The information and opinions stated in this presentation are not intended to be utilized as an overall guide to investing; nor should they be taken as recommendations to buy, sell or hold any particular investment. This presentation is not an offer to sell or a solicitation of any investment products or other financial product or service, an official confirmation of any transaction, or an official statement of presenter. The opinions and views conveyed are for informational purposes and make no recommendations in regards to how a client’s portfolio should be managed, as that involves inquiring, in depth, of a client’s or prospective client’s risk tolerance, investment objectives, time frame for investing and any other details pertinent to said client’s or prospective client’s financial situation. The presentation may not be suitable to be relied on for accounting, legal or tax advice.
Past performance is not indicative of future returns. Prices and values of investment vehicles will rise and fall as broad market conditions change. Investors’ portfolios may fluctuate, to varying degrees, in tandem with market conditions. Diversification neither guarantees returns nor does it eliminate the risk of a portfolio decreasing in value. Equity securities tend to be more volatile than bond/fixed income products and carry greater risk factors than that of fixed income products. Smaller capitalization equities (i.e. mid and small caps) typically involve more risk than that of larger capitalization stocks. Political, economic, and currency risk are all risks subsumed under the additional risk factors of investments in international securities, to include those in both developed and emerging markets. In addition, political conditions in emerging markets can tend to be more volatile than in those of developed markets.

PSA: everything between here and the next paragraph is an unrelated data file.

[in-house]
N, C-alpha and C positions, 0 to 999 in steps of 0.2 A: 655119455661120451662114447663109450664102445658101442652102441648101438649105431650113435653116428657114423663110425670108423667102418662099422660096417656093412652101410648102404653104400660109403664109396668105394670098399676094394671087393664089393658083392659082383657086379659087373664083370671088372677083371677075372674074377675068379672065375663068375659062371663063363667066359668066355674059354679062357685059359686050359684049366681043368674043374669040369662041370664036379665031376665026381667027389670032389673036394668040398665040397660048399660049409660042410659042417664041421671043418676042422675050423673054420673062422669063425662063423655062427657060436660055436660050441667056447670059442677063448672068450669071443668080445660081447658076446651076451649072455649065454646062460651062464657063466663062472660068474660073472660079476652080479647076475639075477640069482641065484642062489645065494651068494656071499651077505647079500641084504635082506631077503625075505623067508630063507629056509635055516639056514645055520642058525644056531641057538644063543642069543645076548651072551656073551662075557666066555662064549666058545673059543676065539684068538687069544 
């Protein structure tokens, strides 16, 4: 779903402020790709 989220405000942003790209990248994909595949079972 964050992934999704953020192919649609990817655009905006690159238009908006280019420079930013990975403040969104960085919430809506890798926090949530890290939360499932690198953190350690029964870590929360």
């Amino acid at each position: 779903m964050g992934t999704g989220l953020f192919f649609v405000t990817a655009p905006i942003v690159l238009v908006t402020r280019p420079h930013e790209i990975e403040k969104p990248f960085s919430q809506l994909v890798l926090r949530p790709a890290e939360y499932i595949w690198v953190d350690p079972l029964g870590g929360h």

Investments in bonds will be subject to credit risk, market risk and interest rate risk. Interest rates will have an inverse effect on prices of bonds. Bonds of lower credit ratings, also known as High Yield bonds which hold a rating of less than investment grade (BB+ and below), will have greater risks attached than will those of investment grade bonds and will experience greater volatility.
All dates are as of July 31, 2020 unless stated otherwise.
Presentation prepared by Financial Advisory Service, Inc., an SEC Registered Investment Adviser. Securities offered through FAS Corp., an affiliated insurance agency and broker/dealer.
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The S&P 500 Index is based on the market capitalizations of 500 large companies whose stocks are listed on the NYSE and NASDAQ. This is widely regarded as the single best gauge of large cap US Equities.
The Dow Jones Industrial Average is a price-weighted average of 30 actively traded blue-chip stocks, primarily industrials. It is used as a barometer of how shares if the largest US companies are performing.
The NASDAQ is a market capitalization weighted index of the more than 3000 common equities listed on the NASDAQ Stock Exchange. These securities include American Depository Receipts, common stocks, real estate investment trusts, and tracking stocks.
The MSCI EAFE (Europe, Australasia, Far East) Net Index is recognized as the pre-eminent benchmark in the US to measure international equity performance. It comprises the MSCI country indices that represent developed markets outside of North America, Europe, Australia, and the Far East.
The MSCI Emerging Markets Index captures large and mid cap representation across 23 Emerging Markets (EM) countries. With 822 countries, the index covers approximately 85% of the free float-adjusted market capitalization in each country.
The Barclays US Aggregate Index is a broad-based flagship benchmark that measures the investment grade, US dollar-denominated, fixed rate taxable bond market. The index includes Treasuries, government-related and corporate securities, MBS, ABS, and CMBS.
All index information has been gathered from public sources who are assumed to be reliable, although we cannot guarantee the accuracy or completeness of those public sources.